>319 Willoyd:

That's understandable, but this edition has a place at the table.

mar 31, 2023, 3:54 am

>315 CobbsGhost: I am not going to disagree with your post.

Most of the Americans I have met and got to know over the decades have I felt been more open, friendly and generous than my fellow 'Brits'. These Americans were military personnel and their families so perhaps they were not fully representative.

mar 31, 2023, 9:04 am

>320 CobbsGhost: Quick google search says Gormenghast was public domain in 2019.

I agree that there are other publishers that also are overly priced, and I understand its a forum for people who like or love Folio, but why do they get a free pass? Why assume they arent making a profit by a 325 upcharge befote shipping and taxes. Look at the recent LEs and all are vastly overpriced for what youre getting.

I like Folios Gormenghast trilogy, I just dont think its worth anywhere near $1300. There are many better publishers and books available for that price point, especially for non-uk citizens.

Redigerat: mar 31, 2023, 2:04 pm

>320 CobbsGhost: have you seen Suntups Poe price points for a 9" tall book? Almost $6k for 1,300 pages.

You're talking about the hand-bound lettered edition of which there are only *26 copies worldwide* and they sell out instantaneously. What you really should be comparing the Gormenghast LE to is the Suntup numbered edition which is printed letterpress and there are 310 copies at $575 which is a great price for such a large letterpress publication and basically 1/2 the cost of Gormenghast. Furthermore, Suntup released an "Artist Edition" which is not letterpress, but priced so that someone who can not afford the numbered can still purchase the book for $150. All of these sold out quickly.

mar 31, 2023, 2:23 pm

>323 astropi: All editions of Suntup’s Poe are printed offset.

mar 31, 2023, 4:07 pm

>324 Dr.Fiddy: You are right! Apologies, their edition of The Tell-Tale Heart is printed letterpress, thanks for the correction :)

mar 31, 2023, 5:14 pm

>323 astropi:

If there's 1 copy of any binding, of a nowhere near rare book, it won't have the value of a cough drop in some future generation. It's beyond obsession into some realm of sickness to buy that sort of book for that sort of price. To even make it, is some brand of some illness.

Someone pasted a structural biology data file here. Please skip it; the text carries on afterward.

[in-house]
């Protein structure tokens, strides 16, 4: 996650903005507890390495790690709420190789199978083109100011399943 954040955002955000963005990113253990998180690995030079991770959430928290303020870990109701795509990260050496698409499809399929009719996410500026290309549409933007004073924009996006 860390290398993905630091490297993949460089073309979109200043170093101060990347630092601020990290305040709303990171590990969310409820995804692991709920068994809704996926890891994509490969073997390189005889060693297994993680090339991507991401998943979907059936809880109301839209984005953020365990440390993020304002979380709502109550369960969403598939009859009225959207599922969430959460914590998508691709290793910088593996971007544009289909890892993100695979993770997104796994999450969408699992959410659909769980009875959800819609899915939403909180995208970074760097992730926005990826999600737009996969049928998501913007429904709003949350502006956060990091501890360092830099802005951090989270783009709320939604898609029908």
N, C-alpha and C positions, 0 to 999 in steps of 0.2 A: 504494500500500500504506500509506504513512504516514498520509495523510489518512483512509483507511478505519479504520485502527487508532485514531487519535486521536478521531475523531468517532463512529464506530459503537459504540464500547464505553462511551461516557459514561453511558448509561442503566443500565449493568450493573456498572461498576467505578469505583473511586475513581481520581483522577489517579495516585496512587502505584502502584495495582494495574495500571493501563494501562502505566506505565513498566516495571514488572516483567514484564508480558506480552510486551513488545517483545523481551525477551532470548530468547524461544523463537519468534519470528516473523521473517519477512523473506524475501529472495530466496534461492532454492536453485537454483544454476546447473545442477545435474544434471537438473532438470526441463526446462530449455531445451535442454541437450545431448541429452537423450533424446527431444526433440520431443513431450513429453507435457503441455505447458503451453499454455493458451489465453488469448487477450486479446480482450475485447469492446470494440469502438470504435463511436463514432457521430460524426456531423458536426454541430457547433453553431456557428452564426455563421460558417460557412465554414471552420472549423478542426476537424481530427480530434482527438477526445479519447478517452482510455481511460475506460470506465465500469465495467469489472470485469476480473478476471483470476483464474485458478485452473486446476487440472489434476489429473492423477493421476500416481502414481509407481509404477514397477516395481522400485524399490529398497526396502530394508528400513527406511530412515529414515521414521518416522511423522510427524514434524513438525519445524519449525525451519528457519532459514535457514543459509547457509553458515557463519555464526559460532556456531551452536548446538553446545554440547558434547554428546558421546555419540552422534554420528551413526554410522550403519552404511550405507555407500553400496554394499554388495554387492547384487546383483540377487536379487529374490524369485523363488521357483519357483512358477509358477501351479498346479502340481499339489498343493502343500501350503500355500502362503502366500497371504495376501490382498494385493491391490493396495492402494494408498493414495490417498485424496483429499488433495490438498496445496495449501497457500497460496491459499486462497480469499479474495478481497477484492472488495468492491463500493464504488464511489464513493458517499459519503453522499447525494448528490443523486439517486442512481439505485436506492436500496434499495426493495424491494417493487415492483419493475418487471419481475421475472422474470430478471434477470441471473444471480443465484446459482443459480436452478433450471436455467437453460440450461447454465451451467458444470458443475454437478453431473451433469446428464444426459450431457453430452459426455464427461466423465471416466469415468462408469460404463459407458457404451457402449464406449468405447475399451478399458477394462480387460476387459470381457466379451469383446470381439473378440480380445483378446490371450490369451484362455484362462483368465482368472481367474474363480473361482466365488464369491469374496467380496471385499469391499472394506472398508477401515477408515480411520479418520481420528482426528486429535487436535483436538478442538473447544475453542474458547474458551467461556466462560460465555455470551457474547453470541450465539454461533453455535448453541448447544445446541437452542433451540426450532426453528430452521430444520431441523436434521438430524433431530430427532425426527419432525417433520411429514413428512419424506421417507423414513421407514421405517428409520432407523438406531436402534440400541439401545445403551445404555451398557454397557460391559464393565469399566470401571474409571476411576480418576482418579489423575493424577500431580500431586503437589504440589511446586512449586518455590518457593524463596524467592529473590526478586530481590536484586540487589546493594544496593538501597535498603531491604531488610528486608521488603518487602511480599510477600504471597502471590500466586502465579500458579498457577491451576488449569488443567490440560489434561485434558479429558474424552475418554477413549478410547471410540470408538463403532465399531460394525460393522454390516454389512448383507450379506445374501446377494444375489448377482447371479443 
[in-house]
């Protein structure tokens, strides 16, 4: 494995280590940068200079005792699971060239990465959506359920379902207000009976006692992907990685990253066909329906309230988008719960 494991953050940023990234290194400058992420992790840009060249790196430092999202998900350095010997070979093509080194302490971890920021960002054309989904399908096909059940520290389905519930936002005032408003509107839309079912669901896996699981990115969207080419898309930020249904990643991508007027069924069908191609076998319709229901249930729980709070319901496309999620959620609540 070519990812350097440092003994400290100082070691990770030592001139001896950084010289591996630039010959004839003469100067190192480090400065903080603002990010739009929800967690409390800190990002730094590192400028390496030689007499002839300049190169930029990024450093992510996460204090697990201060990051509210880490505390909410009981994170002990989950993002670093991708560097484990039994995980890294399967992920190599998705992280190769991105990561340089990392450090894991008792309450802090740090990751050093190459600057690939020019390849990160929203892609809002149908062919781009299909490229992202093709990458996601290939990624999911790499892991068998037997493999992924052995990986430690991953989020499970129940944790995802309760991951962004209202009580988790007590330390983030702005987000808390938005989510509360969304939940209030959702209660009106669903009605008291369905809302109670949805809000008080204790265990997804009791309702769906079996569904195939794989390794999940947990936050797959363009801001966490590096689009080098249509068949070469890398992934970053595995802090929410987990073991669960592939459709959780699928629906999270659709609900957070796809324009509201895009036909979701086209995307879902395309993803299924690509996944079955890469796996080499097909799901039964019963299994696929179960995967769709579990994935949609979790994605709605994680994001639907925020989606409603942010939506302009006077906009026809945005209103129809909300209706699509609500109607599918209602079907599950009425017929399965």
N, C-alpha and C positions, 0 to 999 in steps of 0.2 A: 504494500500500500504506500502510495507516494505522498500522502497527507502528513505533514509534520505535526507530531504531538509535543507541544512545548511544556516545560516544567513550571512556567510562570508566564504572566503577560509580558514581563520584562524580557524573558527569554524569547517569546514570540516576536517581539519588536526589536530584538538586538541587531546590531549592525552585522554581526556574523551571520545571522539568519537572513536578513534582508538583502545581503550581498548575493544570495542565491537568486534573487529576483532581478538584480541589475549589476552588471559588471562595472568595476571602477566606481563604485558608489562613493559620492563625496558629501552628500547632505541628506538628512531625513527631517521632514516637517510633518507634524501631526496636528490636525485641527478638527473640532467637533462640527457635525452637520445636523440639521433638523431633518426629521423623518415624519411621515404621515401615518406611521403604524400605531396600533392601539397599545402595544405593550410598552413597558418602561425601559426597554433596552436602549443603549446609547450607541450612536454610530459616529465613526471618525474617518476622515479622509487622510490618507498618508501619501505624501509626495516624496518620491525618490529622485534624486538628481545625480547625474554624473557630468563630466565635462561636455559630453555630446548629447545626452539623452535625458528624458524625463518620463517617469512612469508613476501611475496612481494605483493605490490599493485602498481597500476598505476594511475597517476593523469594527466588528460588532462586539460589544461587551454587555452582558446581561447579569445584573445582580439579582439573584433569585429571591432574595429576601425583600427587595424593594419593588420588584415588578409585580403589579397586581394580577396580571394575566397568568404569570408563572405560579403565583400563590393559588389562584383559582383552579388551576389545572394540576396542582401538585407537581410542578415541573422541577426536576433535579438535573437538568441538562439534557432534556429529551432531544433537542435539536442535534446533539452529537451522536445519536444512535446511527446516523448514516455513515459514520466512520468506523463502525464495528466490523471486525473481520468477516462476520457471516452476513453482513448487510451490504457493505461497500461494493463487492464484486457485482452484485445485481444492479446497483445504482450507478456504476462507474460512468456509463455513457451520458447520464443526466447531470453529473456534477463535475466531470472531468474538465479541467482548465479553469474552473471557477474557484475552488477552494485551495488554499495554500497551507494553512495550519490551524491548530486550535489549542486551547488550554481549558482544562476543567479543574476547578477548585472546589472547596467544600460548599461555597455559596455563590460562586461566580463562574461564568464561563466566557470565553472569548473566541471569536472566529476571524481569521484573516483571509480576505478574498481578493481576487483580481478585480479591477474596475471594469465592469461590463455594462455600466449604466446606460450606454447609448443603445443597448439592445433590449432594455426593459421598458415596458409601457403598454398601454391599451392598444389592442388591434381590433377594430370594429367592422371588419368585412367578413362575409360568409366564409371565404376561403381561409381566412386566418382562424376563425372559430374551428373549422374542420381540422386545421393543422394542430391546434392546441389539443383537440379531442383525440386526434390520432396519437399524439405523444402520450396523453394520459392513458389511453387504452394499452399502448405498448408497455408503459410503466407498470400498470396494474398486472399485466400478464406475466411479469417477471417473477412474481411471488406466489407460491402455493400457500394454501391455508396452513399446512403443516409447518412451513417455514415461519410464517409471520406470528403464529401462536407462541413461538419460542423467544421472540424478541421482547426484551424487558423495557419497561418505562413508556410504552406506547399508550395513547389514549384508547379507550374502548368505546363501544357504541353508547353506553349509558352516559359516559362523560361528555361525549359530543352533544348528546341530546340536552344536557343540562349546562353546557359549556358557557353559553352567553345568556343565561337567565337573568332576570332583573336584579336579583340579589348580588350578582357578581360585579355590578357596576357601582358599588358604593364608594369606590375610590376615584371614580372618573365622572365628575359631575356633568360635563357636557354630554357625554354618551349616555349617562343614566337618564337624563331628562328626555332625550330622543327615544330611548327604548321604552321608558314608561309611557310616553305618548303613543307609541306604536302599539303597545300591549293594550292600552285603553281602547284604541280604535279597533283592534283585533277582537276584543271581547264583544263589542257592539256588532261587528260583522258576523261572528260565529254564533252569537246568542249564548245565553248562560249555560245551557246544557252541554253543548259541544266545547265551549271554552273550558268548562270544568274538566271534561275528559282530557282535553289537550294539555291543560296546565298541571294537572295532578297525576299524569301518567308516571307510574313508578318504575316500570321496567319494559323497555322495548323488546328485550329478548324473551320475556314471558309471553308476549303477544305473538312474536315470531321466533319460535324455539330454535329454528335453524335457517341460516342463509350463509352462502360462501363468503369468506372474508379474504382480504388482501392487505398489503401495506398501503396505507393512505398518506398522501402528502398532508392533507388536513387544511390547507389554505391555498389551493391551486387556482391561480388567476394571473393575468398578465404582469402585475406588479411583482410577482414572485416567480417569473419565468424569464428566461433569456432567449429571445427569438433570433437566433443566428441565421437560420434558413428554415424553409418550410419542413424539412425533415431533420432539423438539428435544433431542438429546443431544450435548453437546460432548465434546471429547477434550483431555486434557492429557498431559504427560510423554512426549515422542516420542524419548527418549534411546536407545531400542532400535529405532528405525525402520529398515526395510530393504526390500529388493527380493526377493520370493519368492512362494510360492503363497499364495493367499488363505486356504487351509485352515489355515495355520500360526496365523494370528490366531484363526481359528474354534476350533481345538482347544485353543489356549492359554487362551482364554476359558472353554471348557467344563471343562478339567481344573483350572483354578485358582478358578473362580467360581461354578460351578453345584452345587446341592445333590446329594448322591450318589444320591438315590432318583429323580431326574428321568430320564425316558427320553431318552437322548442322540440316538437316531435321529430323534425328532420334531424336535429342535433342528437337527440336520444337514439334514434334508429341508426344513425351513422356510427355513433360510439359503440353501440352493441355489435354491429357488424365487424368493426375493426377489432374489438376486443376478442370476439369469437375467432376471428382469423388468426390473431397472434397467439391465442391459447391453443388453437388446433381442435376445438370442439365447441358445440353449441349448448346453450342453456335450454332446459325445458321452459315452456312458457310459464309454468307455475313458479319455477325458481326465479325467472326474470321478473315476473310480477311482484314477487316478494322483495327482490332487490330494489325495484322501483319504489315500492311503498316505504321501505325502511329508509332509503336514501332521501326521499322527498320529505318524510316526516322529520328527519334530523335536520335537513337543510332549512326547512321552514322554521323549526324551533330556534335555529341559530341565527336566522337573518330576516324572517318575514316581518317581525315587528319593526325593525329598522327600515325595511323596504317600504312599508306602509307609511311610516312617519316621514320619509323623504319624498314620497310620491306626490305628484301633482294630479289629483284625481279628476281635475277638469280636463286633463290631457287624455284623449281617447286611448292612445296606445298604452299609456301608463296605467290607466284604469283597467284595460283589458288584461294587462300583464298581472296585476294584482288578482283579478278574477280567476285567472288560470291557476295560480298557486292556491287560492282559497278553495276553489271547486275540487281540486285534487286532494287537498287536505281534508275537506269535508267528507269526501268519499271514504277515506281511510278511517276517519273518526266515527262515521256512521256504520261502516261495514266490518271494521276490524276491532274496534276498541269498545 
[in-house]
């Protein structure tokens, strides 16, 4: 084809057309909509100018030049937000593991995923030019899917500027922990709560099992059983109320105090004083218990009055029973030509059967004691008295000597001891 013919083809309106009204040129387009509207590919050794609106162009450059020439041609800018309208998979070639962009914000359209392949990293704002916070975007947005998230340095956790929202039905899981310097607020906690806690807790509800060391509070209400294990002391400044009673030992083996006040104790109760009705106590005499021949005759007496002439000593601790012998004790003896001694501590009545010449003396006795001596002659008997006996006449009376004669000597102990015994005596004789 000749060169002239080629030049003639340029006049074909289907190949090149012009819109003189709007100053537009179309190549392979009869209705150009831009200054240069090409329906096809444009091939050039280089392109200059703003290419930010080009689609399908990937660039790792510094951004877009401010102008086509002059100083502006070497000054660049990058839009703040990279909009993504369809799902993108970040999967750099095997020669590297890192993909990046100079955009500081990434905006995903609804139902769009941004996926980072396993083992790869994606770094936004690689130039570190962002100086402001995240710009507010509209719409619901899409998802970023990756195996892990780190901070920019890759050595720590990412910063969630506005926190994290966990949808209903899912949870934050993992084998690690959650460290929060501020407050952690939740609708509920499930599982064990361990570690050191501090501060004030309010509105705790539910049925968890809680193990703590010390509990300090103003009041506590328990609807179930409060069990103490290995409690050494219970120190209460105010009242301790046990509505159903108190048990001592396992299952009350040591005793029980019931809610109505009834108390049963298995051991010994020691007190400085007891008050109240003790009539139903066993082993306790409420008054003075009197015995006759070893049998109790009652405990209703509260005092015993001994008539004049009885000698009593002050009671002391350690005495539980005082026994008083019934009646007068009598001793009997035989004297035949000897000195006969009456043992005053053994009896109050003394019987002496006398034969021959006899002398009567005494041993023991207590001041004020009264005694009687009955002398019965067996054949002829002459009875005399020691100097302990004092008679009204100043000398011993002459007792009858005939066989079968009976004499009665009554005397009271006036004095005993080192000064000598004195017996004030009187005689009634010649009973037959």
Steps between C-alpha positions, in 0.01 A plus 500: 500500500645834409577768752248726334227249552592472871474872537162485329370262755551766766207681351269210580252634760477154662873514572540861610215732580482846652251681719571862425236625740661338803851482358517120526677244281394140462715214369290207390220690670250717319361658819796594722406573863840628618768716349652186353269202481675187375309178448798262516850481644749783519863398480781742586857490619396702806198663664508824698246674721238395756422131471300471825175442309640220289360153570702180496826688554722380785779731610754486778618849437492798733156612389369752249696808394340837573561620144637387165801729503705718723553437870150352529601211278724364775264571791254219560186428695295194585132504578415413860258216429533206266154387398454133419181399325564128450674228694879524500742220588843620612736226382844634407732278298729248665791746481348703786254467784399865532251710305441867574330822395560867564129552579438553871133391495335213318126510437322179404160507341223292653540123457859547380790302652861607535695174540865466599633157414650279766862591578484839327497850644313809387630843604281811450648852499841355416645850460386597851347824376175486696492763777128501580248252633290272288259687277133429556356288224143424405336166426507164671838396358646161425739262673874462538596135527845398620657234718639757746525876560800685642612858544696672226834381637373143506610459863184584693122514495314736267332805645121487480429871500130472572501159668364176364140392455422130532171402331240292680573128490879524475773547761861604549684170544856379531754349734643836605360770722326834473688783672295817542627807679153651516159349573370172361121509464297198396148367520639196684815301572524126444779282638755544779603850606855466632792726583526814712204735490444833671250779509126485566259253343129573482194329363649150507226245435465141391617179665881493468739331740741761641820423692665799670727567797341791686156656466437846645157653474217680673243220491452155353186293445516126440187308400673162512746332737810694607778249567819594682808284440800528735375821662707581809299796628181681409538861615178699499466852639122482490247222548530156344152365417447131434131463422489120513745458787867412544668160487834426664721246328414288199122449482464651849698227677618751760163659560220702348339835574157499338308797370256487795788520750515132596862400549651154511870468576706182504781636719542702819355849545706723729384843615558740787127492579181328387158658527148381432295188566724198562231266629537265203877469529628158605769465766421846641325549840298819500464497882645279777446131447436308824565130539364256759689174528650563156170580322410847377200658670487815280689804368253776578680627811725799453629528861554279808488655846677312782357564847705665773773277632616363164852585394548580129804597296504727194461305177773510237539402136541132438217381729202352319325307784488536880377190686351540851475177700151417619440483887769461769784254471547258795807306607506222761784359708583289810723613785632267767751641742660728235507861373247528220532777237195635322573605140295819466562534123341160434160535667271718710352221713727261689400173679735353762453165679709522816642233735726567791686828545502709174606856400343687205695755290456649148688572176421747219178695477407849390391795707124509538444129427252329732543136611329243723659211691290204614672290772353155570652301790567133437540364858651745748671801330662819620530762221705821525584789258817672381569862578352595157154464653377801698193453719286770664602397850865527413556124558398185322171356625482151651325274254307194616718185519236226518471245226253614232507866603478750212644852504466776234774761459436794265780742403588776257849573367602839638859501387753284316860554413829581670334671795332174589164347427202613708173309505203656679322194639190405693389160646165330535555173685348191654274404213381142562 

mar 31, 2023, 5:24 pm

>326 CobbsGhost: That logic could be applied to pretty much everything. Give it time. Your tastes may change one day.

And who cares about monetary worth to future generations, you will be dead! Life is finite, enjoy it while you can.

mar 31, 2023, 8:09 pm

>327 Joshbooks1:
Gormenghast is many times rarer as a finely bound book than Poe. Poe is much more valuable, perhaps even relating to the very madness that one would be suffering to purchase such a book, but by no means a rare text in a fine binding.

Gormenghast isn't an extraordinarily valuable text, but at least it's interesting and rare enough to garner the treatment Folio gave it. I agree that the price is a bit high, but there's plenty of variables here.

Poe is great, but if he didn't sign it, 6,000 is a ridiculous price regardless of the materials.

apr 1, 2023, 3:14 am

One should also keep in mind, when comparing prices, that Poe is one book, Gormenghast three. That is more expensive to produce. Then there's a huge number (150) of original illustrations for this edition by a well-known illustrator, plus the unusual binding style. I'm not saying I was happy about the price, but this Poe / Gormenghast comparison feels a bit like comparing apples and oranges.

apr 1, 2023, 6:19 am

>329 SF-72:

No new artwork for the Suntup either, just letterpress and gold...they also forked over something for collaborators.